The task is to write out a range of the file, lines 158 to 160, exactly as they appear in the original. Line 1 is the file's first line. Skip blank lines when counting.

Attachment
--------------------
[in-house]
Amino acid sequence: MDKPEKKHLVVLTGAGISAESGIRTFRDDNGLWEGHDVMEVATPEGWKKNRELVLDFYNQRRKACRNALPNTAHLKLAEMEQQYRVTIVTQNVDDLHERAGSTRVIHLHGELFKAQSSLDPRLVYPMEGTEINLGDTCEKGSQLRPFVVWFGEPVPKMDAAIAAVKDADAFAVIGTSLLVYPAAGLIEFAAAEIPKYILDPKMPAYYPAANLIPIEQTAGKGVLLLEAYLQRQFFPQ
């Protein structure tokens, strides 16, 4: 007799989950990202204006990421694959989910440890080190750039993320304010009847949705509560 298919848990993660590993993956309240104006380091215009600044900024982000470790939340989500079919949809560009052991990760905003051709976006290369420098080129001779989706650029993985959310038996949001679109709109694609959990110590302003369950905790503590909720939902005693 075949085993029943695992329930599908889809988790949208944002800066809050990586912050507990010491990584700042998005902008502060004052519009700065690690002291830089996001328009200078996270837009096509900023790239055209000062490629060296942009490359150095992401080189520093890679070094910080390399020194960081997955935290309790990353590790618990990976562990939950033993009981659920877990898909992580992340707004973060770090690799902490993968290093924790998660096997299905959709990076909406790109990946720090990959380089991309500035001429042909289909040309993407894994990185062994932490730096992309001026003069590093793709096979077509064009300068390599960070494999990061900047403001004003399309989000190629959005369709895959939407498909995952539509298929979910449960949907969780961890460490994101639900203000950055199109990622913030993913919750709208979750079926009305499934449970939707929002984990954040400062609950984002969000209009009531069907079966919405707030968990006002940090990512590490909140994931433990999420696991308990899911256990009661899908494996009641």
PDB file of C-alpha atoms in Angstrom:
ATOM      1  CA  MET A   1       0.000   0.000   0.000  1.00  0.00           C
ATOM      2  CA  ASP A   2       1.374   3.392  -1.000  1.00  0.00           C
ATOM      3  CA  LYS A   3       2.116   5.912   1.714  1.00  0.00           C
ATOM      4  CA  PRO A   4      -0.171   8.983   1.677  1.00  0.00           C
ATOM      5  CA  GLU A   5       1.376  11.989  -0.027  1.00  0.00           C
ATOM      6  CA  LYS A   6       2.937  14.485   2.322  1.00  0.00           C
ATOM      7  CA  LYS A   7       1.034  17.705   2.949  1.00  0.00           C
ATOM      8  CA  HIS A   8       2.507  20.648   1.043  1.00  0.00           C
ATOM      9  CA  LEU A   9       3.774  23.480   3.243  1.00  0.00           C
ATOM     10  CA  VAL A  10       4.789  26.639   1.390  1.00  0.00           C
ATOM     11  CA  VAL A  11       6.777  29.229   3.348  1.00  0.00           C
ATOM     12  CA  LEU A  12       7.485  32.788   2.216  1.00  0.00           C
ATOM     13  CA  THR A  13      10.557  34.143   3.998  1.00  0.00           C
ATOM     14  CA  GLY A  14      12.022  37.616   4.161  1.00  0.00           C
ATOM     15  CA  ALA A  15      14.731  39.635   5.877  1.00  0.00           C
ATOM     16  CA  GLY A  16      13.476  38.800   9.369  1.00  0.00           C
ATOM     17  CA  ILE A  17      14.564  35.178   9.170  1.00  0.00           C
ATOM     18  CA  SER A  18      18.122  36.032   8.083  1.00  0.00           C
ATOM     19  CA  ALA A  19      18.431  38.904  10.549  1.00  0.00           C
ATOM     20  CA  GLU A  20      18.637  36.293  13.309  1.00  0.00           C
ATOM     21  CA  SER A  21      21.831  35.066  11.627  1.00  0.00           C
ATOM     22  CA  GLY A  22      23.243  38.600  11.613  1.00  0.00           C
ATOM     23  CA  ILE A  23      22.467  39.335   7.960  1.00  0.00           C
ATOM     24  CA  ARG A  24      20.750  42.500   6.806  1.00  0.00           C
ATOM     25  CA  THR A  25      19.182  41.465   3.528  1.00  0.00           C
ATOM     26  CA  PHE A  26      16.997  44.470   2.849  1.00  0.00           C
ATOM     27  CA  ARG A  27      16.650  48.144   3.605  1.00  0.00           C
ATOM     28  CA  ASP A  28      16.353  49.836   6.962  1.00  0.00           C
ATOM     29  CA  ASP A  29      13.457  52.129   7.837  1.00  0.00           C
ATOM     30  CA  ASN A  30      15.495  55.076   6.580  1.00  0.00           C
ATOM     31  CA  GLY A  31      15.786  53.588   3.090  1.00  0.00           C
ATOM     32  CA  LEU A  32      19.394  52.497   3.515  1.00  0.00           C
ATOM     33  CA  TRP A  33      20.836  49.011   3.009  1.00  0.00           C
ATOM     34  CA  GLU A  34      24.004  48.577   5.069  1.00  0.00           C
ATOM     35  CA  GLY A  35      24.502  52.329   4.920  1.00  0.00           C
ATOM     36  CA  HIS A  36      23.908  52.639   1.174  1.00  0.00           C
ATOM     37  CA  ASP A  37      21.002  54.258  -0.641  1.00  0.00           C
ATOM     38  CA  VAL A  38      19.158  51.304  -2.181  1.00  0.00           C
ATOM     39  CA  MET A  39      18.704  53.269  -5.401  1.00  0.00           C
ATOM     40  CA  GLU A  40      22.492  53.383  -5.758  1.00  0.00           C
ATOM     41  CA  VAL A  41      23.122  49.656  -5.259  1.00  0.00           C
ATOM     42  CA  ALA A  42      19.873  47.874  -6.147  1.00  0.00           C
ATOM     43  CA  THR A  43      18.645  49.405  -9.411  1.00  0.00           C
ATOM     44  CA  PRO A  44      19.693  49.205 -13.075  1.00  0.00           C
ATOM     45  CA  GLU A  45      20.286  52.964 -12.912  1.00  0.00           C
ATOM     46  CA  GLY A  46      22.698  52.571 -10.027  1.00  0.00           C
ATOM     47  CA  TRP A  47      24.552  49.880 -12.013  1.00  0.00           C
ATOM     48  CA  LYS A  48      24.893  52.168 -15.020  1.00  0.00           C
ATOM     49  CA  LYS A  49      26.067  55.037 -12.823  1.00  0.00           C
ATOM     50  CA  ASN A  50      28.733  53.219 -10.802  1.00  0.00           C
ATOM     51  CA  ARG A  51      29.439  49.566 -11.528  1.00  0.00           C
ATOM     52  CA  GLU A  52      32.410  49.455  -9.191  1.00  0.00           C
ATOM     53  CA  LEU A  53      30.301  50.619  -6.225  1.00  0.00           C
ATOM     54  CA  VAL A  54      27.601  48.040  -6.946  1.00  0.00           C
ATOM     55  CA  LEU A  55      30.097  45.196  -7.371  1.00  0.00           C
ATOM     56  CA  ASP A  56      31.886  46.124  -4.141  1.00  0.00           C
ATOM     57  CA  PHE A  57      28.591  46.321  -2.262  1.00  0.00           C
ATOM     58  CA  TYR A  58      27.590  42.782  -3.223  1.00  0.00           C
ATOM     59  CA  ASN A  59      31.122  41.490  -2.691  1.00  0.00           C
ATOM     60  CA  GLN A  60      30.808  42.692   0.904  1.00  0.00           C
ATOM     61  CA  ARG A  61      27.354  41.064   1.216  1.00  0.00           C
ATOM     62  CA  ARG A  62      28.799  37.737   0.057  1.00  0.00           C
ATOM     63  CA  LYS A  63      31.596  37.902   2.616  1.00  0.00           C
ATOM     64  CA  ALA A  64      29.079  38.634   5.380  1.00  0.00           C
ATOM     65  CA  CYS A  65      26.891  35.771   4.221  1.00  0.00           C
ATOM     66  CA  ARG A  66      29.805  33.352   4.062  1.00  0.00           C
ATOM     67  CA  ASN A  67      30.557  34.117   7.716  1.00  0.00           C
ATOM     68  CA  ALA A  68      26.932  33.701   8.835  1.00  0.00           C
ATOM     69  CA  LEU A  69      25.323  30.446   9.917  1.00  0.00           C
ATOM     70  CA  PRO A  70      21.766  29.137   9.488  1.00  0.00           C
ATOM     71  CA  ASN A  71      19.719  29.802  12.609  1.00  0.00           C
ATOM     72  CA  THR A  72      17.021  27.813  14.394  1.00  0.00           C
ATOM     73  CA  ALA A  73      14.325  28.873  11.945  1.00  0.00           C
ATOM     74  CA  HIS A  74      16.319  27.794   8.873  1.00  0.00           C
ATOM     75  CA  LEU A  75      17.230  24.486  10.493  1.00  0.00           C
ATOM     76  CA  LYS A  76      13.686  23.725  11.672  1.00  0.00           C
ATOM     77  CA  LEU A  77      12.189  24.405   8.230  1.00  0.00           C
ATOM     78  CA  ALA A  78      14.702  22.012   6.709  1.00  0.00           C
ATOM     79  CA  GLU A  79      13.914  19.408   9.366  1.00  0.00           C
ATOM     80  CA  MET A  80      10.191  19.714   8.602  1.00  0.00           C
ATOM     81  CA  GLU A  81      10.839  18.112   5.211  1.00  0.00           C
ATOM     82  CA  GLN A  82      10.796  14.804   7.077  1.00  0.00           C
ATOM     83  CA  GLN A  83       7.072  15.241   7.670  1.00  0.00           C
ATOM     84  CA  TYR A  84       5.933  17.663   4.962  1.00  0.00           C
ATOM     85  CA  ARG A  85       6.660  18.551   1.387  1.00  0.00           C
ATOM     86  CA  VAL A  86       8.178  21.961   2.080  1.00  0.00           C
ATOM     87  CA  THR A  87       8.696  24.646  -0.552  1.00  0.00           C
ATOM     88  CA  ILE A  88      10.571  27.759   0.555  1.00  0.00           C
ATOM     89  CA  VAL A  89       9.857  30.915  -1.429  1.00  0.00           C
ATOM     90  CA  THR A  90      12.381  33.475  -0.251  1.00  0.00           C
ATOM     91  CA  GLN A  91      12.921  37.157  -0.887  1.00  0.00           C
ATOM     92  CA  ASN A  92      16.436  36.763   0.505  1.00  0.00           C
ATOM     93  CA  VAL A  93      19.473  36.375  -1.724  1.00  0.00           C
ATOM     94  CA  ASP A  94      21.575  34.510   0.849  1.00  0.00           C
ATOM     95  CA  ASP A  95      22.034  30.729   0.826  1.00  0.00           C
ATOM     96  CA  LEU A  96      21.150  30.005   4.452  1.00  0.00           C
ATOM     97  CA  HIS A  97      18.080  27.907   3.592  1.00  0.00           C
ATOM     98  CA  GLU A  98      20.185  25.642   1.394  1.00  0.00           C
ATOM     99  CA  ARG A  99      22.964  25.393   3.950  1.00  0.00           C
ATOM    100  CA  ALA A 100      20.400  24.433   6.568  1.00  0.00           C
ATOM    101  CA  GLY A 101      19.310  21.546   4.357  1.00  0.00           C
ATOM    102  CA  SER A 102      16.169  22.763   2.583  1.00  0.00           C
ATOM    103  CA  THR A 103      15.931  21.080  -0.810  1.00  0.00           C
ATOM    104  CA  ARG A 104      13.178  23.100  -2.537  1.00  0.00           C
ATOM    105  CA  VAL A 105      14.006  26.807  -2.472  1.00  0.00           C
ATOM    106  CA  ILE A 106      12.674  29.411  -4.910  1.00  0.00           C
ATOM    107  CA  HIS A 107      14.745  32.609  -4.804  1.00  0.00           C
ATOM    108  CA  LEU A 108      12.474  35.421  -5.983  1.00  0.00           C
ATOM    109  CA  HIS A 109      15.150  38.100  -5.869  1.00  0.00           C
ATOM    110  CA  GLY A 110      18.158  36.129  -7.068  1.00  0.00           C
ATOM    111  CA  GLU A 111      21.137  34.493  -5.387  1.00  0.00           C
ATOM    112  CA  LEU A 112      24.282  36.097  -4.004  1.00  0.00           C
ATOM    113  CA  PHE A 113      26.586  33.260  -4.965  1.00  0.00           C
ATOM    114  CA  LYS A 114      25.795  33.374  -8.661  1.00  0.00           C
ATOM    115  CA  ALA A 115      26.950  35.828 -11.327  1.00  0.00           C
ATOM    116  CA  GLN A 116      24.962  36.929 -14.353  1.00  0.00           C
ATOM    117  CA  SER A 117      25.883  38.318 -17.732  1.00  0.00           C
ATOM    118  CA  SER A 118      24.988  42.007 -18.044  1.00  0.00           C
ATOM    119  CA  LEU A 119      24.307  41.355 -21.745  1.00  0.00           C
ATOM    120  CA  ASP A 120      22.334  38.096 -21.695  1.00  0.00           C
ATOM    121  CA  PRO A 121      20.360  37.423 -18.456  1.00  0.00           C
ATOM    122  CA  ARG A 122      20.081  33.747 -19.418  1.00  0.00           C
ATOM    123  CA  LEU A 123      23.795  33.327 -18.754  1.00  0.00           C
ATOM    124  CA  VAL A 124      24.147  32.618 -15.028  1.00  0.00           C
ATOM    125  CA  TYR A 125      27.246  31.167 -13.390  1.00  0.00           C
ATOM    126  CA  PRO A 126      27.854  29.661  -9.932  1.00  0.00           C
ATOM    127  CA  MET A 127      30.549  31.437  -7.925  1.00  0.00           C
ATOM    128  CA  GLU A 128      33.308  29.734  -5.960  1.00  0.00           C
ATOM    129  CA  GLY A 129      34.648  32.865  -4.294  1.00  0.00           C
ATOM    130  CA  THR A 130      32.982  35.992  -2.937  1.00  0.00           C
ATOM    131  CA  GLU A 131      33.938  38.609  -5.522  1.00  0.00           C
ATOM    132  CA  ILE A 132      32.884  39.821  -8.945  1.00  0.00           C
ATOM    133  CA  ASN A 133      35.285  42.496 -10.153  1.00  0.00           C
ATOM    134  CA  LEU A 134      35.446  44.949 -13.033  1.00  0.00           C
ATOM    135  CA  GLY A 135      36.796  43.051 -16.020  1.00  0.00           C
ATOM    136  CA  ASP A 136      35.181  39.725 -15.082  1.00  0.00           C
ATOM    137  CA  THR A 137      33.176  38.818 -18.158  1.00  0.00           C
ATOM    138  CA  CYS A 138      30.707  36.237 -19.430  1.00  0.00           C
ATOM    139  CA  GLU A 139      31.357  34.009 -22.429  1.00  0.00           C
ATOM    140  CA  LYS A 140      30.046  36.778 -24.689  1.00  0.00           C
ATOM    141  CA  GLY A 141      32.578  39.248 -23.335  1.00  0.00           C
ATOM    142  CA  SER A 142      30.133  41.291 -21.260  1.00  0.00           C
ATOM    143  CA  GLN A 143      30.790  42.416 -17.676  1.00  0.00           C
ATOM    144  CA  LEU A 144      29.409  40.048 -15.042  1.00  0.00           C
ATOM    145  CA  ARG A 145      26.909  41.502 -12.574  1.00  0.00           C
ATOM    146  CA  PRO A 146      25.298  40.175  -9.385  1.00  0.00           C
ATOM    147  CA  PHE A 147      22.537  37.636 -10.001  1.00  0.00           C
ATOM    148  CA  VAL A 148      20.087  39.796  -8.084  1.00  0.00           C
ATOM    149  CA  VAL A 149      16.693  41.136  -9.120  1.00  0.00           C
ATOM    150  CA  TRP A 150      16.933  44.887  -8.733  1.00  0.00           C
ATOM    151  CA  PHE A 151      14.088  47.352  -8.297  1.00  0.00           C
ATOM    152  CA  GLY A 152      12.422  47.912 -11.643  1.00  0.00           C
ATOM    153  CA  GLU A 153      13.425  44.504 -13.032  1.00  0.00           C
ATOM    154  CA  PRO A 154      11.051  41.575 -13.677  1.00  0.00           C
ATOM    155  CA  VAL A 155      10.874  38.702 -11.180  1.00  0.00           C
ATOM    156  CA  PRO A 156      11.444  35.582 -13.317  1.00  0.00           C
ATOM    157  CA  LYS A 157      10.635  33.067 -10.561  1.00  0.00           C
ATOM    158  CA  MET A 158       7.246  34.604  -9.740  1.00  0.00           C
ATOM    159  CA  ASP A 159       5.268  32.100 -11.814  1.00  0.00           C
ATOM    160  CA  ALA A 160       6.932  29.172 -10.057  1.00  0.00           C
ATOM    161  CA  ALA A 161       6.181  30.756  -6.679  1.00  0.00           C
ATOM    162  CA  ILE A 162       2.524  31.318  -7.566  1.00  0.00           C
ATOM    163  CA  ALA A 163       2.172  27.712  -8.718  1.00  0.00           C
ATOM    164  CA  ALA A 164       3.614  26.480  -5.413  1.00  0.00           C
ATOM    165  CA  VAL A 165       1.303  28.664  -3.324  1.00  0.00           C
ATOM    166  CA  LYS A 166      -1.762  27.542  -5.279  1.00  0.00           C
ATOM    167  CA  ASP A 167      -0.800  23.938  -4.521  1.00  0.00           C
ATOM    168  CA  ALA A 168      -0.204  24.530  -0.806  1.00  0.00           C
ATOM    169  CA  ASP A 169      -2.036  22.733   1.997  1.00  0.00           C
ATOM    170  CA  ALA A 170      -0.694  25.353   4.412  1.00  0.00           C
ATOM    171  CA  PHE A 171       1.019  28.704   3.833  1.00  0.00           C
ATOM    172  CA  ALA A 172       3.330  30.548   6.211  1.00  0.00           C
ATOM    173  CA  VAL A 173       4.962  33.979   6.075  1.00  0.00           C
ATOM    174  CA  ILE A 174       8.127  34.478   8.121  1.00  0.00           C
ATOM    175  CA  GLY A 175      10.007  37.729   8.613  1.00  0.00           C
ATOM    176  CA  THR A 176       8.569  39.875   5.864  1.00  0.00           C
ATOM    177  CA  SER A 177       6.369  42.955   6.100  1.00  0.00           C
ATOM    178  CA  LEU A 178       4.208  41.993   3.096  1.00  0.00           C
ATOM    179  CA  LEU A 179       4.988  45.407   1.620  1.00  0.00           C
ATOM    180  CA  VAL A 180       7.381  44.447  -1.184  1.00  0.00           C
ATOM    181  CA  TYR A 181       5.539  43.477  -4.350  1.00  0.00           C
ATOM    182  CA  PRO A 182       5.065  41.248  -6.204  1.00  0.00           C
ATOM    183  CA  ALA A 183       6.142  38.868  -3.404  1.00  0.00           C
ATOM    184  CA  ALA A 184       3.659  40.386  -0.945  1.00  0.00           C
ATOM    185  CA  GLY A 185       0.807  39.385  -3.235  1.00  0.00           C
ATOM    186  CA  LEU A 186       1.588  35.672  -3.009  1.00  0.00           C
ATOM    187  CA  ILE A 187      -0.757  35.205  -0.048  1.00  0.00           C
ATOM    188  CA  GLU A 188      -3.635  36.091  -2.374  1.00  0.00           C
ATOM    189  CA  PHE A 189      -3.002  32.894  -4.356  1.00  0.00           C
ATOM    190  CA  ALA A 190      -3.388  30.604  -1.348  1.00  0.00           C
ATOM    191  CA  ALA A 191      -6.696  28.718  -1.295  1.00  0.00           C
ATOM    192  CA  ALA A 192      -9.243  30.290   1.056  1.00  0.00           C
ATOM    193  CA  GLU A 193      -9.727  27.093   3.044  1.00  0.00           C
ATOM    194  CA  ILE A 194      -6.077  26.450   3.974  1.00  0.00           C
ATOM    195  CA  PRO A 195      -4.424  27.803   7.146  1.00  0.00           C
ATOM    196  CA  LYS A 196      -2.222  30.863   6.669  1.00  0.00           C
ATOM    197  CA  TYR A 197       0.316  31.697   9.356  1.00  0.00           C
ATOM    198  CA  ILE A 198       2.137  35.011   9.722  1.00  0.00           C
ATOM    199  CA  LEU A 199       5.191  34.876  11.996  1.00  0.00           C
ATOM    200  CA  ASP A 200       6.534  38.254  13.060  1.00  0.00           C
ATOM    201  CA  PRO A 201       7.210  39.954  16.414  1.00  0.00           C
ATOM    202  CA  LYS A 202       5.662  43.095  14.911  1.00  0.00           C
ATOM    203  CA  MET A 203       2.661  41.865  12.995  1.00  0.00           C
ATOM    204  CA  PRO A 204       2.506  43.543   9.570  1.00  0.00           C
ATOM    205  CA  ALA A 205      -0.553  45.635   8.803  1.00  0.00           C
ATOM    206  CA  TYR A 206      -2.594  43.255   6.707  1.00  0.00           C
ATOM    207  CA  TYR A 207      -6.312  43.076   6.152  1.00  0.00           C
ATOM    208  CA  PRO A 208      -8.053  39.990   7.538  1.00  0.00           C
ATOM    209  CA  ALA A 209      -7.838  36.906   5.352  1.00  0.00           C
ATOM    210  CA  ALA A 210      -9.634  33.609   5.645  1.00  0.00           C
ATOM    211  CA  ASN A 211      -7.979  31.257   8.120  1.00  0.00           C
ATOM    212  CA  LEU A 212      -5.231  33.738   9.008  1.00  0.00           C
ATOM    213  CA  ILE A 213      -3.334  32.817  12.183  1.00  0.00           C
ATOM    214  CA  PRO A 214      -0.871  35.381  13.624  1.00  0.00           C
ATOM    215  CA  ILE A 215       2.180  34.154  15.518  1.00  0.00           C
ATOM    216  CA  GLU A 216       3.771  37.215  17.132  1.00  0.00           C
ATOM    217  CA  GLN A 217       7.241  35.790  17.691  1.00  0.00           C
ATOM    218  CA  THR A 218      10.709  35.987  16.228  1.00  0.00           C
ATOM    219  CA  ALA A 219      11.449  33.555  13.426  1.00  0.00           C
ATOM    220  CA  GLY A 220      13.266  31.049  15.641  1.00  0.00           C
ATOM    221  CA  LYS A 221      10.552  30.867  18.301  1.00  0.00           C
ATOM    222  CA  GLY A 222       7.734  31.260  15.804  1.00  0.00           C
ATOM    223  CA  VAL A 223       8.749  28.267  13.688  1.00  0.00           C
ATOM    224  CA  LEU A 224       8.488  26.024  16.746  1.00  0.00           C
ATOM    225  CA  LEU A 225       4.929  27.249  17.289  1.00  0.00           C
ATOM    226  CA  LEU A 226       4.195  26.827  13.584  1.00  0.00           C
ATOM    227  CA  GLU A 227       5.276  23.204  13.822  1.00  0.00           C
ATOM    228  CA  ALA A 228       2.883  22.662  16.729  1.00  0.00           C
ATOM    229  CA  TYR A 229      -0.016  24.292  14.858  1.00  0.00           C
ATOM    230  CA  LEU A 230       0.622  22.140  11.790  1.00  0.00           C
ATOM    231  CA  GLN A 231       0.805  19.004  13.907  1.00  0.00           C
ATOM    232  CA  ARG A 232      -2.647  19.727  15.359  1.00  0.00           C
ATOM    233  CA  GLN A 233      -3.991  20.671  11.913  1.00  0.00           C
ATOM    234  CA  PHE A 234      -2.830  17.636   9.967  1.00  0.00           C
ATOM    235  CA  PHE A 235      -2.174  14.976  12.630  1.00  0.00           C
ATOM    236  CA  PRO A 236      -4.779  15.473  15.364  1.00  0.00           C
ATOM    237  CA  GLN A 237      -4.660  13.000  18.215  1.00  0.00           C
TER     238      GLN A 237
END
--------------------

ATOM    154  CA  PRO A 154      11.051  41.575 -13.677  1.00  0.00           C
ATOM    155  CA  VAL A 155      10.874  38.702 -11.180  1.00  0.00           C
ATOM    156  CA  PRO A 156      11.444  35.582 -13.317  1.00  0.00           C